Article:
What are vector databases and should you be using one?

Find out everything you need to know about vector databases, including their architecture, use cases, and how to integrate and leverage them in your apps.
June 20, 2024


Vector databases aren't a new concept, but they remain unfamiliar to many developers. They're being used in an increasing variety of applications, and have become an essential component of many projects, especially those involving novel AI applications.

Here, we investigate the nature of vector databases, exploring what they are, their architecture, their use cases and how to integrate them into your software development workflow, and provide you with guidance on how to use them in your own application, as well as best practices for working with them.

What is a vector?

A vector is a dynamic array of numbers, and they are commonly used in math and physics to describe spatial coordinates. For example, the two-dimensional vector (2.45, 1.28) expresses the location of a point in two-dimensional space:

A two-dimensional plot with an x and y axis, each with a scale of 0 to 5. A single point is plotted at (2.45, 1.28).

In machine learning, vectors are still a dynamic array of numbers, but each number describes a feature of a particular data point. For example, if you had a dataset about flowers that contained data about two different features (petal length and petal width),  each flower could be represented as a two-dimensional vector:


Petal length (in cm)

Petal width (in cm)





(2.5, 1.6)




(1.1, 0.9)




(2.7, 0.4)




(2.7, 1.4)




(0.9, 1.3)




(0.5, 0.5)




(1.8, 0.9)




(0.4, 1.1)

Plotting these vectors on a graph allows us to see that the data points for flowers FL1 and FL4 are the closest, which means they're the most similar to each other.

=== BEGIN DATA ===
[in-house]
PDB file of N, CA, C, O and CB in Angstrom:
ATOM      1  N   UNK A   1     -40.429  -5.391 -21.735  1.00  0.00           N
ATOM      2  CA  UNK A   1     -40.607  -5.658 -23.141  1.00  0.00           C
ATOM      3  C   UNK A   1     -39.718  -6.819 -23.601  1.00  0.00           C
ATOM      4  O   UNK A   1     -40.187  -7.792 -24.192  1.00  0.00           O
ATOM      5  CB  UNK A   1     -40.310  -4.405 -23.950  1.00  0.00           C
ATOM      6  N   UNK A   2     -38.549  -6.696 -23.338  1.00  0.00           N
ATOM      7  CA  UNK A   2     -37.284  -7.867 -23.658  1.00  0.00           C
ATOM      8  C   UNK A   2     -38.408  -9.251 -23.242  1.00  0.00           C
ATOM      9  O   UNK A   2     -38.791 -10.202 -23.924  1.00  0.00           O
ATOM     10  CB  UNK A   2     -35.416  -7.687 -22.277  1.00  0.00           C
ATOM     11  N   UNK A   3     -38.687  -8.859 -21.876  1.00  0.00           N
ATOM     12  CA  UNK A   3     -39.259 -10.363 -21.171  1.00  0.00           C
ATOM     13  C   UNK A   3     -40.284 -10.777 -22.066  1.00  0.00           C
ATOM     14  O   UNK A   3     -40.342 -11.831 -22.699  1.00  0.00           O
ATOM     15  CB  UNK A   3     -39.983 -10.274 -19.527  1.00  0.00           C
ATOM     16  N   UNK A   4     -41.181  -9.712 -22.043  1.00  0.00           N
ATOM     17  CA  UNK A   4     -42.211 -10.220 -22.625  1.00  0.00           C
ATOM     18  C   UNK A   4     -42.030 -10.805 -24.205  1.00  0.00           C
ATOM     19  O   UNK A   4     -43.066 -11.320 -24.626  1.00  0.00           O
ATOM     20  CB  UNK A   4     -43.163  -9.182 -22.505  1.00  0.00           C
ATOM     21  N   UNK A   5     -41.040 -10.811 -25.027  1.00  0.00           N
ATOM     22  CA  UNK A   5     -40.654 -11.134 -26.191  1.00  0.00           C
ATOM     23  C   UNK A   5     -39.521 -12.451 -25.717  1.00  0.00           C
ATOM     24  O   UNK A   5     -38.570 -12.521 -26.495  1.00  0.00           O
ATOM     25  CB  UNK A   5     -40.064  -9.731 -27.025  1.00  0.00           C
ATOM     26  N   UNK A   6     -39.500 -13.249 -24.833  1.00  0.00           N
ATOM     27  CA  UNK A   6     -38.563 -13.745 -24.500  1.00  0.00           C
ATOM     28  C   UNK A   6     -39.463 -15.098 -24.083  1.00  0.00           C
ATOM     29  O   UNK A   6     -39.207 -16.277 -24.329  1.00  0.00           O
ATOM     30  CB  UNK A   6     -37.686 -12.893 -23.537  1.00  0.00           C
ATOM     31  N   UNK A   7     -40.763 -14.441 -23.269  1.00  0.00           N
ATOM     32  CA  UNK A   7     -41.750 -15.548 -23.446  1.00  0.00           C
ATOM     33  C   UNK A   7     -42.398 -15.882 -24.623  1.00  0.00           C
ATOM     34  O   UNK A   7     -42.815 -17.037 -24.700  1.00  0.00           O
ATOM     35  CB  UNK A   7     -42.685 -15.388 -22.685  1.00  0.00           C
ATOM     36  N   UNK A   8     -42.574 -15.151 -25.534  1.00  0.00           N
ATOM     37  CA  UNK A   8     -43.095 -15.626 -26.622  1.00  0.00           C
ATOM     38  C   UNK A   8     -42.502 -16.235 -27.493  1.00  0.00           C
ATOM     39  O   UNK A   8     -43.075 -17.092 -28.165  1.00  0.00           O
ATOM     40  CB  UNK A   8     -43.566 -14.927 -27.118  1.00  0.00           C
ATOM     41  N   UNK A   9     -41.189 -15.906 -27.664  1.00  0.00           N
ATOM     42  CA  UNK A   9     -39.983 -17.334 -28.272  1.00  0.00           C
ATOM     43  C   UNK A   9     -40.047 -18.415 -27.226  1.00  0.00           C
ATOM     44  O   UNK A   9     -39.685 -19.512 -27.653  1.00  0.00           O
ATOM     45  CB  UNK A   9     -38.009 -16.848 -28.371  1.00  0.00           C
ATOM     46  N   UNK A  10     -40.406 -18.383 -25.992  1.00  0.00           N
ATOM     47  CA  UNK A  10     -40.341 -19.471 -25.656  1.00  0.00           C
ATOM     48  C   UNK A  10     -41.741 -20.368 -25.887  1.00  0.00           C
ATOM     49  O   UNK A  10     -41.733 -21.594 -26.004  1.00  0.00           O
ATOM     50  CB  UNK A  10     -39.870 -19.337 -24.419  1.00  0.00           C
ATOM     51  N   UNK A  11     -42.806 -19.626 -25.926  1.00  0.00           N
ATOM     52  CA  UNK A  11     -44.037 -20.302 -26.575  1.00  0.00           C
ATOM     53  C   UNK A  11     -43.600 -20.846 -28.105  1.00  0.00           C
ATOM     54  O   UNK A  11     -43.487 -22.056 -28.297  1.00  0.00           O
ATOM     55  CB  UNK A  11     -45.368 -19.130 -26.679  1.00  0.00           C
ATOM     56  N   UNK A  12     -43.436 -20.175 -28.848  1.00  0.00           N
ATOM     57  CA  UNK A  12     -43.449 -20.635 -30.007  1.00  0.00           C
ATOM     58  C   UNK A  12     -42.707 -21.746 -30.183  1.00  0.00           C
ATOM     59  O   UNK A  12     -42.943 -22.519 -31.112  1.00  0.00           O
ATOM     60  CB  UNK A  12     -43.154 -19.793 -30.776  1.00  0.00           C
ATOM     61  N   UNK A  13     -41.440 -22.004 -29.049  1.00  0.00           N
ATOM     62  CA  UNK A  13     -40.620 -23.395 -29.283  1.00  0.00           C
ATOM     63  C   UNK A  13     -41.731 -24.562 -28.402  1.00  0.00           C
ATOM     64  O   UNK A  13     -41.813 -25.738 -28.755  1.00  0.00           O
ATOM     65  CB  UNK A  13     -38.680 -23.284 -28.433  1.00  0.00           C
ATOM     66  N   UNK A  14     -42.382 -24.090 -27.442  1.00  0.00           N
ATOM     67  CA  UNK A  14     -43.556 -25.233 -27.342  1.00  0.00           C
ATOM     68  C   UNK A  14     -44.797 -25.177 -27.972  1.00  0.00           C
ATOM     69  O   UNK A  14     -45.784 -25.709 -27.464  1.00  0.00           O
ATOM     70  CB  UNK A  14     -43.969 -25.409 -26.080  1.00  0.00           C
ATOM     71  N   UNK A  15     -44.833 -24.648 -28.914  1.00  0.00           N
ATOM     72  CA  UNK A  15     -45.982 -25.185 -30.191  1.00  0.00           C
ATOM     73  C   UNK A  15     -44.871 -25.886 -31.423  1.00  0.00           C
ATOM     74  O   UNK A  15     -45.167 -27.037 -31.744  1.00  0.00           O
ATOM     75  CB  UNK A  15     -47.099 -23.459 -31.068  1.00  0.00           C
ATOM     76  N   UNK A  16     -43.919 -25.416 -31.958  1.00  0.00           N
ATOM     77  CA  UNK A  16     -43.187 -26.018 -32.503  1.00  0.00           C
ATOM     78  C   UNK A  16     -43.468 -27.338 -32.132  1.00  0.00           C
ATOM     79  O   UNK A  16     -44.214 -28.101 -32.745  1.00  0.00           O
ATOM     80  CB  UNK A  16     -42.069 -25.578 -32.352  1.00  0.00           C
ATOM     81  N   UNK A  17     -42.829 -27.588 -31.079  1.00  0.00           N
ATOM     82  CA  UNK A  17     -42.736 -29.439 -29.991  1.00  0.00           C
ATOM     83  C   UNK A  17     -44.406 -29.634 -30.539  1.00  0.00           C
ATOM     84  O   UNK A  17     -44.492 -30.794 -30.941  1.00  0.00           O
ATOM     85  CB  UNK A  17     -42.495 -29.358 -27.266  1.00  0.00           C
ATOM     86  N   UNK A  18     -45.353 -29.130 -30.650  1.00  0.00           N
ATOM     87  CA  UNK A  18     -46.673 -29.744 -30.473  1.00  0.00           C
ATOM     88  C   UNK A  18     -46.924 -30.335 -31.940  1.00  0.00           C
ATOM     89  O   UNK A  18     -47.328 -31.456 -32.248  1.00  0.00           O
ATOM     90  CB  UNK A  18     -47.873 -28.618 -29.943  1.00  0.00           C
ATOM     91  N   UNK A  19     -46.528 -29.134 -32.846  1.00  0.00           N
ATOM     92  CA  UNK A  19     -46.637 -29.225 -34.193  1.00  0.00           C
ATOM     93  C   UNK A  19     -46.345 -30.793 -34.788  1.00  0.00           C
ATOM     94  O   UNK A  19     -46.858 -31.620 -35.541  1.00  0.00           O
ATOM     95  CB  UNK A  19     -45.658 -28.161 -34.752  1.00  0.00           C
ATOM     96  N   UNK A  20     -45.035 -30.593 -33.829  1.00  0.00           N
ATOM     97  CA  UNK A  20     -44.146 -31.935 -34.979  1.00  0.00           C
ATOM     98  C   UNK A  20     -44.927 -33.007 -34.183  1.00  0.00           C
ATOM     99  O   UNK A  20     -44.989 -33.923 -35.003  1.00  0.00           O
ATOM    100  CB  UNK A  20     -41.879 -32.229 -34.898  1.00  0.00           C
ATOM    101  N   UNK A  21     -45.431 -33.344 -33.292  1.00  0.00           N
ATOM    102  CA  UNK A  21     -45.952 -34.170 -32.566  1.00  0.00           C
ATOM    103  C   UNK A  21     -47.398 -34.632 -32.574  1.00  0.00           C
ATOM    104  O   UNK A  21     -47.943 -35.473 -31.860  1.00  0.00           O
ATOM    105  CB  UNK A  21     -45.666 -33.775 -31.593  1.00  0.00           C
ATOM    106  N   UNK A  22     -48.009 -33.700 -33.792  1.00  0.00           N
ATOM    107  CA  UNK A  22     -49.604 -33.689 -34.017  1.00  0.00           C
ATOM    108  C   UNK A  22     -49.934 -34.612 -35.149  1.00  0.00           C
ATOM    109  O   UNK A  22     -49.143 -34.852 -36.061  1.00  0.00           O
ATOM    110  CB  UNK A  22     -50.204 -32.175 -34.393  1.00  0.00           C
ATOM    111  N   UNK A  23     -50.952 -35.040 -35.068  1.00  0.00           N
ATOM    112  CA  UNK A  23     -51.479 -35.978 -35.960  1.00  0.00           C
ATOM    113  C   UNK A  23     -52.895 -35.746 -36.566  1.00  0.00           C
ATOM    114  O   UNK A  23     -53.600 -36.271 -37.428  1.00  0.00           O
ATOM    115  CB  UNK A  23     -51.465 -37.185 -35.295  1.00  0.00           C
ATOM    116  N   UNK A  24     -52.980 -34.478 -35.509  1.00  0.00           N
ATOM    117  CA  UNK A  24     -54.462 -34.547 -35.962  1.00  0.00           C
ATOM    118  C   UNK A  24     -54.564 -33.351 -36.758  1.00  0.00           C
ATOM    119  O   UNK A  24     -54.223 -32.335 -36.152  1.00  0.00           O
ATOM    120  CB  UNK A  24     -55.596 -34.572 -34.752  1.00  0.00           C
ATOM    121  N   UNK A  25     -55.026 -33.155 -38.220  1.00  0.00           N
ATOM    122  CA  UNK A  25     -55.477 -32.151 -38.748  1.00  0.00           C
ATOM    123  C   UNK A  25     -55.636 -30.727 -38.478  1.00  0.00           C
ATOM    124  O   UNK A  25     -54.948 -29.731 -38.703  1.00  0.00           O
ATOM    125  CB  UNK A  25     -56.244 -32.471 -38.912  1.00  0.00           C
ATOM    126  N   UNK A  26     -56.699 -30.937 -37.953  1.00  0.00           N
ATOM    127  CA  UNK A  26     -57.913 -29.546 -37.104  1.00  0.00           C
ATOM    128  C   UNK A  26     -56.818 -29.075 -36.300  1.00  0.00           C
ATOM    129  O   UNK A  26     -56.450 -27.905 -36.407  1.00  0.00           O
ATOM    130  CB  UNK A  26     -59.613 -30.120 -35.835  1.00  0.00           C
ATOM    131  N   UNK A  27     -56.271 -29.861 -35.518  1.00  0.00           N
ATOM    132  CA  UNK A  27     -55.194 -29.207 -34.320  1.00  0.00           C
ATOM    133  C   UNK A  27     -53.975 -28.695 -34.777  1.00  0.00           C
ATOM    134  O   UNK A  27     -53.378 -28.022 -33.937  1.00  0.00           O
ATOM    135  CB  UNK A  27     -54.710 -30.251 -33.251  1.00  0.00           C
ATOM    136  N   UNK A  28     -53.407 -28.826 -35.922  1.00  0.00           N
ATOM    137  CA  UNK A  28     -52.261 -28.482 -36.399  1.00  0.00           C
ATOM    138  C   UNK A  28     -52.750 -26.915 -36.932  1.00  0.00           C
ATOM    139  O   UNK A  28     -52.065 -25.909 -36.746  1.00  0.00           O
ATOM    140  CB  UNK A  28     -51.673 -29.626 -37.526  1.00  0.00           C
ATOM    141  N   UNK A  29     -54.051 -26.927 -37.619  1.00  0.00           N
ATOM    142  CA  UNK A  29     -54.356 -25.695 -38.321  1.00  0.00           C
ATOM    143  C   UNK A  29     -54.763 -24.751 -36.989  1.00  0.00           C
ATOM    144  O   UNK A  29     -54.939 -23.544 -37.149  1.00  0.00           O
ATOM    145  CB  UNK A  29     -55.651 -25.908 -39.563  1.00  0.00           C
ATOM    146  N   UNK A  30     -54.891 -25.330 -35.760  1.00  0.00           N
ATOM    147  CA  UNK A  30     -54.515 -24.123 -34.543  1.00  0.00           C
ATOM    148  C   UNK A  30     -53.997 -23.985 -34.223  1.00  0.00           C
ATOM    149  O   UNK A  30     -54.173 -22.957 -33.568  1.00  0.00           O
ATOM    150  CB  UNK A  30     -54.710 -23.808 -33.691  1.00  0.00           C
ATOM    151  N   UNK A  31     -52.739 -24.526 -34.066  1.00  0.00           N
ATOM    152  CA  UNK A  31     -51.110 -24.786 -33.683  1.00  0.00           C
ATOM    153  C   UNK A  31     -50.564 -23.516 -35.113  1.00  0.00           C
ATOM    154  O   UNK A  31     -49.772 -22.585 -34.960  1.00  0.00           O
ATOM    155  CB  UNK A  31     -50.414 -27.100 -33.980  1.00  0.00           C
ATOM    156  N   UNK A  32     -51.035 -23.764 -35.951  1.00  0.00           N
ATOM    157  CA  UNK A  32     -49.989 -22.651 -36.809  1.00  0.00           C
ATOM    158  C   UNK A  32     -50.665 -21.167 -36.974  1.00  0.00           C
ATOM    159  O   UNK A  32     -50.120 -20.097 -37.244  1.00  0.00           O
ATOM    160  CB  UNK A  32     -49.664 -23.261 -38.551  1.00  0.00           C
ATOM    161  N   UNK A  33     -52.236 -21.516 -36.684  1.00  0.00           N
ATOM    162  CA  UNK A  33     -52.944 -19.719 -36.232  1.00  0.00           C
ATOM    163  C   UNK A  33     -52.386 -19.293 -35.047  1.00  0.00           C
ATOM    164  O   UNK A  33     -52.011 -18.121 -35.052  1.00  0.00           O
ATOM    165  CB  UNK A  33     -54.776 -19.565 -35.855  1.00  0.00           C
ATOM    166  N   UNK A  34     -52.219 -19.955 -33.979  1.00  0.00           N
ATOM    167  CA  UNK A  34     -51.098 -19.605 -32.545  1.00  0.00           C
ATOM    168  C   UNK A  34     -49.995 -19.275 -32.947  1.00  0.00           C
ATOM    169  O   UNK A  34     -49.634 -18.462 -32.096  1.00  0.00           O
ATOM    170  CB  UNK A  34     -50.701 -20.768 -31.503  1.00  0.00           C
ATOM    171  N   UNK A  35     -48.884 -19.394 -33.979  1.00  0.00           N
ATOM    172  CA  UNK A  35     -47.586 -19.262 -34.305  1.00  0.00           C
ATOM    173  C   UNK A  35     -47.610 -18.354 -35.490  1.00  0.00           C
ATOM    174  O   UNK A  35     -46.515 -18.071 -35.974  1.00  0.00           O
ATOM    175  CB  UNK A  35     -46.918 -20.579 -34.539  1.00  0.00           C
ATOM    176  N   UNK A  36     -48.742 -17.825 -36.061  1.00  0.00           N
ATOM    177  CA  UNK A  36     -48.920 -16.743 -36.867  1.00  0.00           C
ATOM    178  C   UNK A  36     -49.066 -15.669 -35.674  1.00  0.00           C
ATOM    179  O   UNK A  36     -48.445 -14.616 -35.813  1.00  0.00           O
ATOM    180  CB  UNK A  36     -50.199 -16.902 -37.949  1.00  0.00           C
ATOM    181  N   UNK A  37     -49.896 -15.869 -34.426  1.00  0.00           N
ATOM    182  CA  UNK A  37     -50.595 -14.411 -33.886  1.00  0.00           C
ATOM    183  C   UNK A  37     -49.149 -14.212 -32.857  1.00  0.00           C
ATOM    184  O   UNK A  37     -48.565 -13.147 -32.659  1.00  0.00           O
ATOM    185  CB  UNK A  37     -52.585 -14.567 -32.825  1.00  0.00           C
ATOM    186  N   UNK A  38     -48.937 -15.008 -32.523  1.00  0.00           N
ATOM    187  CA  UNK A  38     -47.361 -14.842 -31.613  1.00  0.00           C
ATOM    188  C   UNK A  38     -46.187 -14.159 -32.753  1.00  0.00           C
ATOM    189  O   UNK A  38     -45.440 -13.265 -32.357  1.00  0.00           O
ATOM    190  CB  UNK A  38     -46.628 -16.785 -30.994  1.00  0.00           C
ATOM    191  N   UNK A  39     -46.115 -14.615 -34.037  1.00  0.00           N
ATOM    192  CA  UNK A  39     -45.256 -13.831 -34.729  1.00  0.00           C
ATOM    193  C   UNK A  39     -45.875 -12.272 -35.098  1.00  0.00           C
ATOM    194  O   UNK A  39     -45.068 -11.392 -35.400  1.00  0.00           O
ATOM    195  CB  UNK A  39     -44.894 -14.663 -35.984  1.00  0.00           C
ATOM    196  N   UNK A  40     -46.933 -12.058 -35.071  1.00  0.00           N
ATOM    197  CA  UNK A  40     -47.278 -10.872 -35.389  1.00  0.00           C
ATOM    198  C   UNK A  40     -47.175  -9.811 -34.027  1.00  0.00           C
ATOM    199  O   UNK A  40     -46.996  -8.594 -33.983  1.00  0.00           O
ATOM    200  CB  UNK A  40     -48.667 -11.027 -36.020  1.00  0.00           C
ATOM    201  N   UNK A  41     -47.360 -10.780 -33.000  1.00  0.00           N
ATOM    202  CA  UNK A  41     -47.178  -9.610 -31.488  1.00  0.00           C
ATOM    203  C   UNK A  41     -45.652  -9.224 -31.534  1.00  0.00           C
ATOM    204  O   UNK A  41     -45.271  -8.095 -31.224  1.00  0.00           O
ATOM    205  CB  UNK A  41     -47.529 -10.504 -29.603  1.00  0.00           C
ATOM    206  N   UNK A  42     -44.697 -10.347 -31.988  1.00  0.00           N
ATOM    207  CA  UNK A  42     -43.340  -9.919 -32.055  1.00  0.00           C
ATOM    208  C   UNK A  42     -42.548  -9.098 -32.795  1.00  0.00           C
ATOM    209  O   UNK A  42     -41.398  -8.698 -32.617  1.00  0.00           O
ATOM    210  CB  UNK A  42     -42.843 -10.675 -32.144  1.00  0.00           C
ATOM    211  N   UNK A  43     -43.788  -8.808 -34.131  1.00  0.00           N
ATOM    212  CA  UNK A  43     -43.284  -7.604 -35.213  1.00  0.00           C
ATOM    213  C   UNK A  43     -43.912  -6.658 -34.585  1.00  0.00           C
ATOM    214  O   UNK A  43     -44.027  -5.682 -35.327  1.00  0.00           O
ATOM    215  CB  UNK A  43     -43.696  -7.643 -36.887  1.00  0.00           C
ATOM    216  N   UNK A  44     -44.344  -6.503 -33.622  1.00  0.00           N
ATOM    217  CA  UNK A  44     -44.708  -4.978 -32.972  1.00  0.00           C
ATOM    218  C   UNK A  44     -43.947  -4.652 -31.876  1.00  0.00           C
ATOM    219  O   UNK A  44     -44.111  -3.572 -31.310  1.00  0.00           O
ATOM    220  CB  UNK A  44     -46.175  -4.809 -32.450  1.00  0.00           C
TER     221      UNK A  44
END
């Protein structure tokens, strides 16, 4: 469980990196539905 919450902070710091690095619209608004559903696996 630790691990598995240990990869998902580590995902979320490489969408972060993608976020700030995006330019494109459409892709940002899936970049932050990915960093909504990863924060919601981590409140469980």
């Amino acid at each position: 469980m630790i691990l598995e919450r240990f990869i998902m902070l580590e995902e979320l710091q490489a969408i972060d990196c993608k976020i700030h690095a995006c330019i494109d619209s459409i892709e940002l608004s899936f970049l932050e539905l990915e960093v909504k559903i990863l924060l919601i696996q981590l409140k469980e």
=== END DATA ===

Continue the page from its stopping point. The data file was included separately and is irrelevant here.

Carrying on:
A 2D plot of petal length and petal width of the eight different flowers in the table above.

As the number of dimensions becomes higher, it's harder for us to visualize which items in the dataset are similar based on their features. A two-dimensional vector is easy to plot, but in machine learning, vectors can have thousands or millions of dimensions. This is impossible for us to visualize, but luckily we have machines to do the work of estimating the similarity for us!

It's worth noting that a single vector always corresponds to one particular object — for example, a word, an image, a video, or a document. Once an embedding model has generated some vectors, they can be stored in a vector database, alongside the original content that they represent — such as a page URL, link to an image, or a product SKU.

In the context of machine learning, vectors are sometimes called vector embeddings — this just means a vector that was produced by an embedding model.

What is a vector database?

A vector database is a specialized type of database that stores the high-dimensional vectors that certain types of machine learning (ML) models generate. These models are collectively known as embedding models, and include natural language processing (NLP) models like ChatGPT as well as non-text-based models like those used for computer vision tasks. When it comes to NLP models, vector databases can help speed up work that involves things like similarity search and classification.

For these types of ML applications, the machine learning model needs to figure out which data is similar to other data. For example, in a scenario where an ML application is tasked with recommending products based on previous purchases, it would need to determine which products are similar to each other. In the below example, there are clusters for each of clothing, phones, and board games, but these clusters are located further apart as they are less similar to each other. Within the clothing category itself, similar items are closer to each other. For example, "black t-shirt" and "black polo shirt" are extremely close to each other (being the same color and shape), whereas "blue jeans" is further away.